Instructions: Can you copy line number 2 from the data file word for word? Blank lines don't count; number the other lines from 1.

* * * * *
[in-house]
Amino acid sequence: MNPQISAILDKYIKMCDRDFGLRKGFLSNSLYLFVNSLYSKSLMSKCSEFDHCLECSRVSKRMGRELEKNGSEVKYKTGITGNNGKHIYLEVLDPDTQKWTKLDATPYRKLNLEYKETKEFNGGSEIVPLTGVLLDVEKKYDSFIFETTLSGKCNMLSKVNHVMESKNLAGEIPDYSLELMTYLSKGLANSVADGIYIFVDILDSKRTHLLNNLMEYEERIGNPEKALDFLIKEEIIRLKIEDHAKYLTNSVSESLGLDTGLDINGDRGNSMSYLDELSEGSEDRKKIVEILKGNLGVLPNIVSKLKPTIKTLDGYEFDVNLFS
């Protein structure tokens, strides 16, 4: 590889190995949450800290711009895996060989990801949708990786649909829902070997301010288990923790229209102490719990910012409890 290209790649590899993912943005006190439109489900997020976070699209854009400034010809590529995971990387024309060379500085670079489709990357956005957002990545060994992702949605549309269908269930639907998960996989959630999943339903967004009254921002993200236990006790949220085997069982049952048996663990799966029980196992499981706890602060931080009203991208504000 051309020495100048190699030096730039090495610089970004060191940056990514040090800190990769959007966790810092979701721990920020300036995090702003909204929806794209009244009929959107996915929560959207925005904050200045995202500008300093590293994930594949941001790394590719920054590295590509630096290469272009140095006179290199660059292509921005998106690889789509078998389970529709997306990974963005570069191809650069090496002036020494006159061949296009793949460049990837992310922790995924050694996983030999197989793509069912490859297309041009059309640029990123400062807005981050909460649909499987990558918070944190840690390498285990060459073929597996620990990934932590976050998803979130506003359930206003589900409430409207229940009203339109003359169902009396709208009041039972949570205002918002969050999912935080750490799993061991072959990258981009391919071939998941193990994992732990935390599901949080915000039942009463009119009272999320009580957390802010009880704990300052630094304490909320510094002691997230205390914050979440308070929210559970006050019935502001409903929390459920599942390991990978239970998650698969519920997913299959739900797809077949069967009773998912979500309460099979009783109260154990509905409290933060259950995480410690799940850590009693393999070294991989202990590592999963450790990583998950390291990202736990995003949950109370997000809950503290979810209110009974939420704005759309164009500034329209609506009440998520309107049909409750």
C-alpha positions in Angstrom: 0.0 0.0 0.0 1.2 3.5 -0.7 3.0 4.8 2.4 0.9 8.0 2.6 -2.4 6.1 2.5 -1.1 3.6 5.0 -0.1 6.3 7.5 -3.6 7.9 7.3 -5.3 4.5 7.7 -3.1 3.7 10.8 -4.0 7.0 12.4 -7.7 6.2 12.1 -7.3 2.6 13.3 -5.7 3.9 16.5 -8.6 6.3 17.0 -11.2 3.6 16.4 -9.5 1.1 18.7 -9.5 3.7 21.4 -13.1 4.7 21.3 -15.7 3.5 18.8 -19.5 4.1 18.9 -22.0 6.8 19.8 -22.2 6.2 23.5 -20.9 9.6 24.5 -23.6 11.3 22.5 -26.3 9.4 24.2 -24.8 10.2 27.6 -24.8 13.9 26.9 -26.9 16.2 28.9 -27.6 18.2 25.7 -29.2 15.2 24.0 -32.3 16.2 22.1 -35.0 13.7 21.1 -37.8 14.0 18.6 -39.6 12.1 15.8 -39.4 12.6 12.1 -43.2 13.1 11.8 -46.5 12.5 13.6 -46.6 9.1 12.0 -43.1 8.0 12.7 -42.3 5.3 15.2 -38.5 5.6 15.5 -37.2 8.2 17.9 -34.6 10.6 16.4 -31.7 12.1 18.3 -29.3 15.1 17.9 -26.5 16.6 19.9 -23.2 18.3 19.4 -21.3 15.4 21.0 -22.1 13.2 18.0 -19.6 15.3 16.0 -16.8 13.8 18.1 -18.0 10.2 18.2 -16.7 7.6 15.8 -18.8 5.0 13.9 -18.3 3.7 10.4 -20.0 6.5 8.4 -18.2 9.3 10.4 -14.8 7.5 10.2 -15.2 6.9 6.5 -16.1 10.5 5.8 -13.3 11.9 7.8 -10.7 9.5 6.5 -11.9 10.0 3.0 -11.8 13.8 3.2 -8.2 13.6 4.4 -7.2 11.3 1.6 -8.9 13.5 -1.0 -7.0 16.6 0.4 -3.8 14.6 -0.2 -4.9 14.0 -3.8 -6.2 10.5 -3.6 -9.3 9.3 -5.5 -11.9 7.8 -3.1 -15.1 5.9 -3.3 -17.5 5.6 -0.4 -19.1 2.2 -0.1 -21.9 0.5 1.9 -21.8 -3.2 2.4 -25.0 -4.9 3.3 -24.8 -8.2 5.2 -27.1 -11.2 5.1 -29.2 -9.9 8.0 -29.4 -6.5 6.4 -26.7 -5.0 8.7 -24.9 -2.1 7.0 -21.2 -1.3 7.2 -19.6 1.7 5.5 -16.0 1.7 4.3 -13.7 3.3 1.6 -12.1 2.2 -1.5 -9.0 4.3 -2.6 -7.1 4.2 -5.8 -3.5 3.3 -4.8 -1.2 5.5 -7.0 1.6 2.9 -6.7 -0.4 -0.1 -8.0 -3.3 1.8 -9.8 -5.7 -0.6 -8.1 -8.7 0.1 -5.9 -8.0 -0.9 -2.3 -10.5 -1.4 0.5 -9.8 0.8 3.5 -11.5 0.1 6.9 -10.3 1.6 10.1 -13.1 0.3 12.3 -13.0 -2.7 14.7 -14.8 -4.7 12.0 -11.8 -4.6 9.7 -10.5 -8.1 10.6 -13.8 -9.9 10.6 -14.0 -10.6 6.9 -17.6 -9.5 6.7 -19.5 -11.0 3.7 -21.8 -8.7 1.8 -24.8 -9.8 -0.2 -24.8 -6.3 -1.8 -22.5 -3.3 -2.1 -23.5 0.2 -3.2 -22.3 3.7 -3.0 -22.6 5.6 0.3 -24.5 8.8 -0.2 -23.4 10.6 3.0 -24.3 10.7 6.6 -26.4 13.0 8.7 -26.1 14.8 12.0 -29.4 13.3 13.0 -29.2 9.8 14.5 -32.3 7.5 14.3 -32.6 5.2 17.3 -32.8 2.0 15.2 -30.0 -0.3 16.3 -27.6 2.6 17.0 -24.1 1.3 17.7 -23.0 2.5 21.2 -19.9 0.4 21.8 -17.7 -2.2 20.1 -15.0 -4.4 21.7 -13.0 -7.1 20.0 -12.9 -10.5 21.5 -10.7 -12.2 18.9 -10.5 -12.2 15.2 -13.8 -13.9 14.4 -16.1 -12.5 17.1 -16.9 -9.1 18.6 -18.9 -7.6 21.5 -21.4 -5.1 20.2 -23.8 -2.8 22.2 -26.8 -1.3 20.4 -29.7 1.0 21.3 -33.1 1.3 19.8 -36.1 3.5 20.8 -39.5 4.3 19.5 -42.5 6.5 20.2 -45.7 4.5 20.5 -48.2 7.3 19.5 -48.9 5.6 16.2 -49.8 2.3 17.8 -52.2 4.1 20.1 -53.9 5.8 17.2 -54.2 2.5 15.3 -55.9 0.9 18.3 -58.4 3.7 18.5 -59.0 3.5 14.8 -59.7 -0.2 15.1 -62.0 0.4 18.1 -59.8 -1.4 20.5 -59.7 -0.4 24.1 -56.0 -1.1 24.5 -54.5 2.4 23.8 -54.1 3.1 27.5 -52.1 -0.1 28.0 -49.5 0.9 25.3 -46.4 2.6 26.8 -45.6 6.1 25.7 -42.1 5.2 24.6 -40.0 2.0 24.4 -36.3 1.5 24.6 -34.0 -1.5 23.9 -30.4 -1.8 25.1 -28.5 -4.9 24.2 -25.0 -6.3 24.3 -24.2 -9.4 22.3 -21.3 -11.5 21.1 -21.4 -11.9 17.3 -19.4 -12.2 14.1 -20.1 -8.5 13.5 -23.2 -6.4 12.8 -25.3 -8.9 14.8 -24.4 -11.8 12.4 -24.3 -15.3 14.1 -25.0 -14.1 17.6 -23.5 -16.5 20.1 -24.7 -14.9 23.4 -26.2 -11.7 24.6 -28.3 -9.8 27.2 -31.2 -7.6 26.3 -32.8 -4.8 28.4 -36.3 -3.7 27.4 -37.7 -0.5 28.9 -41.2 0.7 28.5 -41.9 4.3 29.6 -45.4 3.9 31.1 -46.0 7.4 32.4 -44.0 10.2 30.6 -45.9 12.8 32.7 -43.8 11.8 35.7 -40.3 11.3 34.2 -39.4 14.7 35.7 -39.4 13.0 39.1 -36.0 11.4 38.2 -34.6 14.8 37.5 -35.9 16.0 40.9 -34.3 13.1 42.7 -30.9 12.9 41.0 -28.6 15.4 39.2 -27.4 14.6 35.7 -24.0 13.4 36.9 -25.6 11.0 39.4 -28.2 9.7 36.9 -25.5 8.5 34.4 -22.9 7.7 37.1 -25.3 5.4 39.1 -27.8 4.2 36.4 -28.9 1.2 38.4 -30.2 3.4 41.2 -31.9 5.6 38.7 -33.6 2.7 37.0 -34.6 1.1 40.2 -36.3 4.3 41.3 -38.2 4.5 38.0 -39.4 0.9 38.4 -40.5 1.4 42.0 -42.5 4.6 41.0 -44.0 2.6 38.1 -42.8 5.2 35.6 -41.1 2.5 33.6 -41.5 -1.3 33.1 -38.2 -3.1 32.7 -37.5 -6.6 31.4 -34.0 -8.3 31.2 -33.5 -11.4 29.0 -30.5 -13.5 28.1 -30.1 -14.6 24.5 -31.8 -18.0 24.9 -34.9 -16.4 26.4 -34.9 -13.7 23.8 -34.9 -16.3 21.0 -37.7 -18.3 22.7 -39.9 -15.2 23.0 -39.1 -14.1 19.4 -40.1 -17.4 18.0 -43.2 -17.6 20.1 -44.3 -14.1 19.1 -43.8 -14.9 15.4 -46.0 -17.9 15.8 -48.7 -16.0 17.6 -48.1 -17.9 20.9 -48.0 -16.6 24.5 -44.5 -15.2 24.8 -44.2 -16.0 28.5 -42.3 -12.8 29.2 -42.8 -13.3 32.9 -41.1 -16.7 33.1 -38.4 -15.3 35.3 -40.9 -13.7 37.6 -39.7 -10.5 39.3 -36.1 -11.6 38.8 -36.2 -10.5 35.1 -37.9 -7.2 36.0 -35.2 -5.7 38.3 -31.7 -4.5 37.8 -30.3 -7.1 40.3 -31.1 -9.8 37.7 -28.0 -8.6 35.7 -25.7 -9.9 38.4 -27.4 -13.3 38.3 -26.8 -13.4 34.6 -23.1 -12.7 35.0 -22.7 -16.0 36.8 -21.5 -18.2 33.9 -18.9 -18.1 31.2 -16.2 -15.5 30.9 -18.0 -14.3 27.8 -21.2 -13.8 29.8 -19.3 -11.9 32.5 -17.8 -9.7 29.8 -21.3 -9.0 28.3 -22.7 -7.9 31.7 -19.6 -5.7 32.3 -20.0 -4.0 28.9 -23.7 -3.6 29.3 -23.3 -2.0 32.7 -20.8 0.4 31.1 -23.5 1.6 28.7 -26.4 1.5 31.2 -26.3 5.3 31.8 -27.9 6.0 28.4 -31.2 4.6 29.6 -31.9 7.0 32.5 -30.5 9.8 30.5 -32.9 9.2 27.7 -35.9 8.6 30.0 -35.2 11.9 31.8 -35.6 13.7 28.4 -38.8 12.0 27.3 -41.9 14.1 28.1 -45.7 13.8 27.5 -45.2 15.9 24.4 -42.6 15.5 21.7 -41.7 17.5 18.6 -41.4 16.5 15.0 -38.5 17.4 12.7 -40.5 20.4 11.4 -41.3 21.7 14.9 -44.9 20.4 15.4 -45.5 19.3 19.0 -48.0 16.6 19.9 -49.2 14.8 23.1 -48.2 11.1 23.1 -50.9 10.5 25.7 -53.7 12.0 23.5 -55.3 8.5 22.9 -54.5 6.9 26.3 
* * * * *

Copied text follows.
Amino acid sequence: MNPQISAILDKYIKMCDRDFGLRKGFLSNSLYLFVNSLYSKSLMSKCSEFDHCLECSRVSKRMGRELEKNGSEVKYKTGITGNNGKHIYLEVLDPDTQKWTKLDATPYRKLNLEYKETKEFNGGSEIVPLTGVLLDVEKKYDSFIFETTLSGKCNMLSKVNHVMESKNLAGEIPDYSLELMTYLSKGLANSVADGIYIFVDILDSKRTHLLNNLMEYEERIGNPEKALDFLIKEEIIRLKIEDHAKYLTNSVSESLGLDTGLDINGDRGNSMSYLDELSEGSEDRKKIVEILKGNLGVLPNIVSKLKPTIKTLDGYEFDVNLFS